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Bruce Yardley appointed Chief Geologist

Bruce Yardley (Leeds University) has been appointed Chief Geologist by The Radioactive Waste Management Directorate (RWMD) of the Nuclear Decommissioning Authority (NDA).

Chartership news

Chartership Officer Bill Gaskarth reports on a projected new logo for use by CGeols, advice on applications and company training schemes

Climate Change Statement Addendum

The Society has published an addendum to 'Climate Change: Evidence from the Geological Record' (November 2010) taking account of new research

Cracking up in Lincolnshire

Oliver Pritchard, Stephen Hallett, and Timothy Farewell consider the role of soil science in maintaining the British 'evolved road'

Critical metals

Kathryn Goodenough* on a Society-sponsored hunt for the rare metals that underpin new technologies

Déja vu all over again

As Nina Morgan Discovers, the debate over HS2 is nothing new...

Done proud

Ted Nield hails the new refurbished Council Room as evidence that the Society is growing up

Earth Science Week 2014

Fellows - renew, vote for Council, and volunteer for Earth Science Week 2014!  Also - who is honoured in the Society's Awards and Medals 2014.

Fookes celebrated

Peter Fookes (Imperial College, London) celebrated at Society event in honour of Engineering Group Working Parties and their reports

Geology - poor relation?

When are University Earth Science departments going to shed their outmoded obsession with maths, physics and chemistry?

Nancy Tupholme

Nancy Tupholme, Librarian of the Society and the Royal Society, has died, reports Wendy Cawthorne.

Power, splendour and high camp

Ted Nield reviews the refurbishment of the Council Room, Burlington House

The Sir Archibald Geikie Archive at Haslemere Educational Museum

You can help the Haslemere Educational Museum to identify subjects in Sir Archibald Geikie's amazing field notebook sketches, writes John Betterton.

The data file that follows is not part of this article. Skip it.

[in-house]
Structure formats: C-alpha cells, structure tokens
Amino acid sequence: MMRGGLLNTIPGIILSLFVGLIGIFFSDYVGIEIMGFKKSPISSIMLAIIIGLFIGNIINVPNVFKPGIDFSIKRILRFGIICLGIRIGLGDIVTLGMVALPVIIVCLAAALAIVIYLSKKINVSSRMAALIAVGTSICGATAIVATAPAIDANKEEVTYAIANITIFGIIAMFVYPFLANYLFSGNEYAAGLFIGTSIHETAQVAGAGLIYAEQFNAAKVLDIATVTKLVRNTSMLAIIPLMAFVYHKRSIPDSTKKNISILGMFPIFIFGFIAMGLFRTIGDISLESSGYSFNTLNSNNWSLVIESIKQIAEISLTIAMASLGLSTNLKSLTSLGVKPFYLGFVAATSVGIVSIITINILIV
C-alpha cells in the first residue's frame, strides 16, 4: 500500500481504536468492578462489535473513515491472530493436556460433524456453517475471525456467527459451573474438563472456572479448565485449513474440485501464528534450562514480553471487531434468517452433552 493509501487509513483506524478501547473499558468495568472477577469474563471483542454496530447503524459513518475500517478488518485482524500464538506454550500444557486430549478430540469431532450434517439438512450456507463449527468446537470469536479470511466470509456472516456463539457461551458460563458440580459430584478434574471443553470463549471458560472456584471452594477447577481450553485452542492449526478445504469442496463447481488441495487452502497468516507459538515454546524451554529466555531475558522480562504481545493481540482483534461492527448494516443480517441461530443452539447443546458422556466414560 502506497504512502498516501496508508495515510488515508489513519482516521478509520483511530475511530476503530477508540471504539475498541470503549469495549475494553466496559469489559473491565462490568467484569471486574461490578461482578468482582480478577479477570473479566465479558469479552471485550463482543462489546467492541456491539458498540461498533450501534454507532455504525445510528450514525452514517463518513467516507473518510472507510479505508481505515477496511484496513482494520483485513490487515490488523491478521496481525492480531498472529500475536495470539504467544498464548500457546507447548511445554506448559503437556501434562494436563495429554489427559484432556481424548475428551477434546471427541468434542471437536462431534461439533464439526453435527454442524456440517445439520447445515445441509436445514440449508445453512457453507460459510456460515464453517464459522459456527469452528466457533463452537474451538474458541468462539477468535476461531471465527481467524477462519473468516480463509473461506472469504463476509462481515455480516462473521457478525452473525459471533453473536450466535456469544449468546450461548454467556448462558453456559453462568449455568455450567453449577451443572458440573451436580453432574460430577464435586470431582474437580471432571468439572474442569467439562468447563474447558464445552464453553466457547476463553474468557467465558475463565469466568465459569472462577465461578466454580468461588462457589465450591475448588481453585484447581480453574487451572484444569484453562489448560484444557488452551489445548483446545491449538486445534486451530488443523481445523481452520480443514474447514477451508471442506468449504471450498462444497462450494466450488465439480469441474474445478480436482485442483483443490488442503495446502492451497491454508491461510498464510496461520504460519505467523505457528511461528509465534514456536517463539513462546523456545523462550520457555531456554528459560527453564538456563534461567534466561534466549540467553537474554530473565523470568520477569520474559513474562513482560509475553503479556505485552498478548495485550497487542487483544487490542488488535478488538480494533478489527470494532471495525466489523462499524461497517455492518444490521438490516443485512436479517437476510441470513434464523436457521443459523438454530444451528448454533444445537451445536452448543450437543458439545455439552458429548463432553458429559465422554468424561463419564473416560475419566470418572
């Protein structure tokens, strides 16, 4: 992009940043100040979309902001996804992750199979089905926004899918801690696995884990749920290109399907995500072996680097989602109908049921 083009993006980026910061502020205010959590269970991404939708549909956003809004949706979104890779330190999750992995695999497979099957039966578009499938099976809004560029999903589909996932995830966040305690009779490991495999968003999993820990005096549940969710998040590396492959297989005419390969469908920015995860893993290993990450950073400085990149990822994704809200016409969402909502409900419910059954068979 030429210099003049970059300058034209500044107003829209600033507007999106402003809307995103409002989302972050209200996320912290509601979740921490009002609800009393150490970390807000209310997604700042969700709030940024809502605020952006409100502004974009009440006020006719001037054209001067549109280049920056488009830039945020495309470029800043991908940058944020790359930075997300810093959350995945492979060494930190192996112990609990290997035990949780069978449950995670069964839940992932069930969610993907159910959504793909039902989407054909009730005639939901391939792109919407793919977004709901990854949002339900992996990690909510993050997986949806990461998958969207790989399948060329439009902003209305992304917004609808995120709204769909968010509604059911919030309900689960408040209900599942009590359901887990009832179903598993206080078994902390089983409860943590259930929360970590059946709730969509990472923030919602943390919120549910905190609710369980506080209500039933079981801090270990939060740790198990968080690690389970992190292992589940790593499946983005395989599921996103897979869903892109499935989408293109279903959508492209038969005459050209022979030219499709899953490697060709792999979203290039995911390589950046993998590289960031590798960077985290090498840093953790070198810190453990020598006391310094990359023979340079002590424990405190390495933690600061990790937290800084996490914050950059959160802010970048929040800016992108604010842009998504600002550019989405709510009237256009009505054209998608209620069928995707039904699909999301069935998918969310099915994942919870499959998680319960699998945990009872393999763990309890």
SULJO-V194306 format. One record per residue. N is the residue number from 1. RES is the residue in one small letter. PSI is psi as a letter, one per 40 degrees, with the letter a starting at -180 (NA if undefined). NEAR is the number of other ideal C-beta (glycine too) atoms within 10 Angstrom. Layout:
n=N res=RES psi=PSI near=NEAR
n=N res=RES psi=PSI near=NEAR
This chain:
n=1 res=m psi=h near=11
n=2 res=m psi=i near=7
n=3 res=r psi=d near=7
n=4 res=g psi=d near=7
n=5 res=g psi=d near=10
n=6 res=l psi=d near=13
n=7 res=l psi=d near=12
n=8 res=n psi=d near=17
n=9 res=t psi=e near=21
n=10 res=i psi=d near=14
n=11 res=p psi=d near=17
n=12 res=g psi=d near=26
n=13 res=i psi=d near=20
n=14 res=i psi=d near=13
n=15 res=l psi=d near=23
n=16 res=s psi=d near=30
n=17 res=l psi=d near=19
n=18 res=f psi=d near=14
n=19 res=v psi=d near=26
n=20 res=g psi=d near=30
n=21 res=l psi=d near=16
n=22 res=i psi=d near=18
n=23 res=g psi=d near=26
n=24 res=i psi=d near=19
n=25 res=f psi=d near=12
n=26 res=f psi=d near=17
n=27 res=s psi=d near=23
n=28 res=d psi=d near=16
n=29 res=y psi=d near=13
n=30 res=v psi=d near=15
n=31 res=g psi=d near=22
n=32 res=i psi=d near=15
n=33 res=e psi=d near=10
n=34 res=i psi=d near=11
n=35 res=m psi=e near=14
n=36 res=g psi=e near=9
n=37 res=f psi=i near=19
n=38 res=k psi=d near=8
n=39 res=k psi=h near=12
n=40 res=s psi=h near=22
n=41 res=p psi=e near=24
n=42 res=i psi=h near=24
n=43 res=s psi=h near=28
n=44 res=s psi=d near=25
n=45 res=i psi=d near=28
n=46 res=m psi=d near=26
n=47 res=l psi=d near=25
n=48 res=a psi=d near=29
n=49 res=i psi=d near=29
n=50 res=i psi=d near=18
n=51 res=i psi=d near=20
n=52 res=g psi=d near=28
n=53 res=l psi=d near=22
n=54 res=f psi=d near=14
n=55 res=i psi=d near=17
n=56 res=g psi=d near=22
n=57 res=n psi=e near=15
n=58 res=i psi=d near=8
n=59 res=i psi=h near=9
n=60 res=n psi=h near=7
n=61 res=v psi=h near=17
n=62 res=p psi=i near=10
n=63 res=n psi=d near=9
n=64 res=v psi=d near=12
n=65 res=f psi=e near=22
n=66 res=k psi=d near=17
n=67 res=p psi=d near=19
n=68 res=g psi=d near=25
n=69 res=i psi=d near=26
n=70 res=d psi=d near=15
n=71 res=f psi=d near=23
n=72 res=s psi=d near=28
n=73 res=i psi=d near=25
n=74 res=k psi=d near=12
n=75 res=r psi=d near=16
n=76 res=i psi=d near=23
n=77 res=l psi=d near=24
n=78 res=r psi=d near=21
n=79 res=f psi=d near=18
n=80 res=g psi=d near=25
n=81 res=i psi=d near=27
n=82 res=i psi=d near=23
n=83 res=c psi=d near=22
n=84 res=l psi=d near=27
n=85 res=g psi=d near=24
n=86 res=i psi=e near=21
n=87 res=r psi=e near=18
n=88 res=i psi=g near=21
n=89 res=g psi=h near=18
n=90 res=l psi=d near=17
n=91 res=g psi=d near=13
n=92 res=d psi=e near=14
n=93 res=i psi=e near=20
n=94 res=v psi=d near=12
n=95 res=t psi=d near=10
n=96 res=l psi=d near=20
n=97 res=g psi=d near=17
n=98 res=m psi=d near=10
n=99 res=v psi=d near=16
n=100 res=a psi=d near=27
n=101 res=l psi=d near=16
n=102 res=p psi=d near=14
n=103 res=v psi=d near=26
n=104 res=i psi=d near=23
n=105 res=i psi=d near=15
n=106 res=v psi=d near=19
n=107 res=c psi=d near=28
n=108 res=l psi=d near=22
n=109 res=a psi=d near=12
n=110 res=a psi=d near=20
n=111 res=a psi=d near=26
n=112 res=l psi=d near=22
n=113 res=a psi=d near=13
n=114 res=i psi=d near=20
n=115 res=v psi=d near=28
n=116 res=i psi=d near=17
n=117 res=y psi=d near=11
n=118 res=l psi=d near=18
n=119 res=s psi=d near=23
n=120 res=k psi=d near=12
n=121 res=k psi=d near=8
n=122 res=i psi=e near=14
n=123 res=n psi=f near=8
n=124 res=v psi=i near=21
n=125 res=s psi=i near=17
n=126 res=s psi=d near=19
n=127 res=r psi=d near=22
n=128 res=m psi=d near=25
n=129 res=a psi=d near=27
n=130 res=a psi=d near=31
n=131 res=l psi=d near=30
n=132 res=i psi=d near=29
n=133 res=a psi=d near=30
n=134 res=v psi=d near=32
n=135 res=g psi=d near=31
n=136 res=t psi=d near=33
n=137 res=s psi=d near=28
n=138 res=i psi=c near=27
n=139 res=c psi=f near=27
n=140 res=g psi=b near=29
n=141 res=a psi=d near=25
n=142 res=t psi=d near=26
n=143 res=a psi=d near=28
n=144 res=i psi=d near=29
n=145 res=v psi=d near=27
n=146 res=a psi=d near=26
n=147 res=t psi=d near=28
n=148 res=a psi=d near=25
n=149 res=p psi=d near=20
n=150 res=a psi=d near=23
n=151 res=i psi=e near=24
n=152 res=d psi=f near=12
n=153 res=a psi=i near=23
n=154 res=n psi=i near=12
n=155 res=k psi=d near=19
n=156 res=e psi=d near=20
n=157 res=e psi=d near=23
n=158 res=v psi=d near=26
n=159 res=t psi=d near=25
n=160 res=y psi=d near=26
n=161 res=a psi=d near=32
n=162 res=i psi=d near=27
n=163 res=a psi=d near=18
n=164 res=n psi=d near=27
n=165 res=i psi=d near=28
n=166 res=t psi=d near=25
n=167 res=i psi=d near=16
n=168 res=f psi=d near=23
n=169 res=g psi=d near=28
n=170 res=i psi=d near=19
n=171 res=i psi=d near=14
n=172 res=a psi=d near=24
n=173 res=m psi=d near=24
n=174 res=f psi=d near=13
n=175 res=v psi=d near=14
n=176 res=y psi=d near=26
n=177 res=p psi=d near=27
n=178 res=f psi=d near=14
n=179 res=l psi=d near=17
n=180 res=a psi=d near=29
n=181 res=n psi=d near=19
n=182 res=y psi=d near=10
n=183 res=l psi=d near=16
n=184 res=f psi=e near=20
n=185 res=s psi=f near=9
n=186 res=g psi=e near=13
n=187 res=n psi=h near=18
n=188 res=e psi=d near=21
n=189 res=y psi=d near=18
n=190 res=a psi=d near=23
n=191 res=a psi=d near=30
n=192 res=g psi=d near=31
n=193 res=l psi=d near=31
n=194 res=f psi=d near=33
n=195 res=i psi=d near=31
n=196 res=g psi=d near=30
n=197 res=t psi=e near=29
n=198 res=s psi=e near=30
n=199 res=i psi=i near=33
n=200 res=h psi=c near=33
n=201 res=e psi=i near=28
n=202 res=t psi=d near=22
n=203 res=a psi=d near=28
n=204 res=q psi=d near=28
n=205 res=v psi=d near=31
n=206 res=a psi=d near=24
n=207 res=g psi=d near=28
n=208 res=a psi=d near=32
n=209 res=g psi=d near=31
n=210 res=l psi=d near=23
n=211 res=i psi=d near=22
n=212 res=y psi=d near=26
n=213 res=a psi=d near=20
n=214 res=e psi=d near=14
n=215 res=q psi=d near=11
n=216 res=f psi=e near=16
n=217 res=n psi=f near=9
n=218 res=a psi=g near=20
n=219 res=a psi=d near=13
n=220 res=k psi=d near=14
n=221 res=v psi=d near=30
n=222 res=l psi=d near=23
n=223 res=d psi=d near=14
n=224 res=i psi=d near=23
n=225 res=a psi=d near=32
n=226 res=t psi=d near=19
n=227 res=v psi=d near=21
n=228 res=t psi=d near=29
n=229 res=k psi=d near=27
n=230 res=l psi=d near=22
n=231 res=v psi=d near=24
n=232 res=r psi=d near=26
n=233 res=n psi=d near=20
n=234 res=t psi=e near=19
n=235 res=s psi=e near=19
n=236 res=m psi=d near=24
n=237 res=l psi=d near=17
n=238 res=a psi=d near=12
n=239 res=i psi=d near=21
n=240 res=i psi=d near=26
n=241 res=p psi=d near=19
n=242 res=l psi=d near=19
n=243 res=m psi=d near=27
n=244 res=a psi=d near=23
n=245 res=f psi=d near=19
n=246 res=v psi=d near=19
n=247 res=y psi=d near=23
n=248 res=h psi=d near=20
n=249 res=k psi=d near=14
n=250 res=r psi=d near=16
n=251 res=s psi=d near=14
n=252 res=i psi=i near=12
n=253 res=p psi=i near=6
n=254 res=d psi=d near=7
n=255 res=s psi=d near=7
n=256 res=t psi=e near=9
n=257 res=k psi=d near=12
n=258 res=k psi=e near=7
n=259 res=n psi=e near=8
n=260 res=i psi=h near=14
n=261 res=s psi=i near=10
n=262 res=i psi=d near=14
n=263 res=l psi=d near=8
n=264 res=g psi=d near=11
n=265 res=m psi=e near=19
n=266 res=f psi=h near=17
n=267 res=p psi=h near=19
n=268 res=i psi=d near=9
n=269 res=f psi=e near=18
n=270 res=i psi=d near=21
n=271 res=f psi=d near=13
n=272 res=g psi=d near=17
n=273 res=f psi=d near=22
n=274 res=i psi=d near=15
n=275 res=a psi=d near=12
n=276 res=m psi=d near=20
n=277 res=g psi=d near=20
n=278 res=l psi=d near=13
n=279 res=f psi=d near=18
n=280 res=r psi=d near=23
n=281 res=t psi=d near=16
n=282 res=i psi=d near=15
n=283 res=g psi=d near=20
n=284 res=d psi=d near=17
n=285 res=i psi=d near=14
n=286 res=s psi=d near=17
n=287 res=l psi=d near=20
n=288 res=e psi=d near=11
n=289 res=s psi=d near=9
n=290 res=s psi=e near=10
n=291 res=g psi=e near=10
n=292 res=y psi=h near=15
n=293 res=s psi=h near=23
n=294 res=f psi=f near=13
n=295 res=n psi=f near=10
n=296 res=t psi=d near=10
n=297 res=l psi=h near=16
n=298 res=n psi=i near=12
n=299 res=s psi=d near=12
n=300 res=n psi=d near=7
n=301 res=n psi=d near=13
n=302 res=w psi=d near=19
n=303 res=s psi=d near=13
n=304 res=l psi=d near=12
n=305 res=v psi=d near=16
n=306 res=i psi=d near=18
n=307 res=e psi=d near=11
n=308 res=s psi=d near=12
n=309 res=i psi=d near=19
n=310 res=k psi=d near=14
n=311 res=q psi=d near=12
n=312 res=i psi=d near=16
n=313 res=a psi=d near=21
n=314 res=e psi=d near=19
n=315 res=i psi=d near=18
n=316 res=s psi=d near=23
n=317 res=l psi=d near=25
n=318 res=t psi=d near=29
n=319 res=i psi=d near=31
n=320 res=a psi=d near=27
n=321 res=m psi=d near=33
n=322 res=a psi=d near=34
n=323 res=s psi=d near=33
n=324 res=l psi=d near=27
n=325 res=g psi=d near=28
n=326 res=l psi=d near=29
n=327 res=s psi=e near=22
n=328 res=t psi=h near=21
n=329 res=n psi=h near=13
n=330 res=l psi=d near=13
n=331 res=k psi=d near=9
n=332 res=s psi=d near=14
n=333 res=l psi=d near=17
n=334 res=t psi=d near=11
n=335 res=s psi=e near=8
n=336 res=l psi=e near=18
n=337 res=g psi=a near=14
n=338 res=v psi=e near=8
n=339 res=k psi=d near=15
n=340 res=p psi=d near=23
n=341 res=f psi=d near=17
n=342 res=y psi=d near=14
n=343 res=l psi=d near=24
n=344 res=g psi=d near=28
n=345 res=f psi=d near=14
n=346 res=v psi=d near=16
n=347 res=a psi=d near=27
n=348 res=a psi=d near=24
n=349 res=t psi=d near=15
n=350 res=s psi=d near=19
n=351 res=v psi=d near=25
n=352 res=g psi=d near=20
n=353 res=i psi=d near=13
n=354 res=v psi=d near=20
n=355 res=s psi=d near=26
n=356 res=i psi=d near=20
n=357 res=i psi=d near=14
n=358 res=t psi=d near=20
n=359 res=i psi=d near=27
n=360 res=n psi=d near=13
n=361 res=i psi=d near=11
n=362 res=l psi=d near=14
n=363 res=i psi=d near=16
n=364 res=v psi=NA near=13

Top bananas

Who are the top 100 UK practising scientists?  The Science Council knows...

June 2012

Photo by Wendy Cawthorne

Patrick Keiller, The Robinson Institute

Geoscientist 22.05 June 2012

In The Robinson Institute, Patrick Keiller invites us to walk the length and breadth of Tate Britain’s airy Duveen Gallery to recreate a journey through Berkshire, Buckinghamshire and Oxfordshire undertaken by Robinson, a fictitious ‘scholar of landscape’. In this meditation on British landscape we encounter history, politics, economics and science in a gripping diversity of material: paintings, photographs, sculpture, film footage, archival documents, books and much more. The artefacts are not curated with a straightforward narrative or argument; the logic behind their arrangement is hard to discern. But as you meander through the gallery connections start to appear.

Some of these connections are remarkable. Two bronze boulders, sculpted by Lucio Fontana and Hubert Dalwood, sit on the floor next to the actual Wold Cottage meteorite of 1795. A mammoth photograph of the Bahrain Formula 1 racing course, slick black tracks interwoven with the yellow desert, is perhaps too obviously set beside a classic Jackson Pollock, but later makes a stunning juxtaposition with an aerial photograph of English field patterns.

There is uneasiness everywhere, a foreboding of almost apocalyptic doom, and it is our own commoditisation of landscape that is leading to this annihilation. Oil pipeline markers sprout from verdant fields, a piece of fabric sways ghoulishly by a motorway, a photograph is snapped of the ‘No Photography’ sign at the atomic weapons plant at Aldermaston.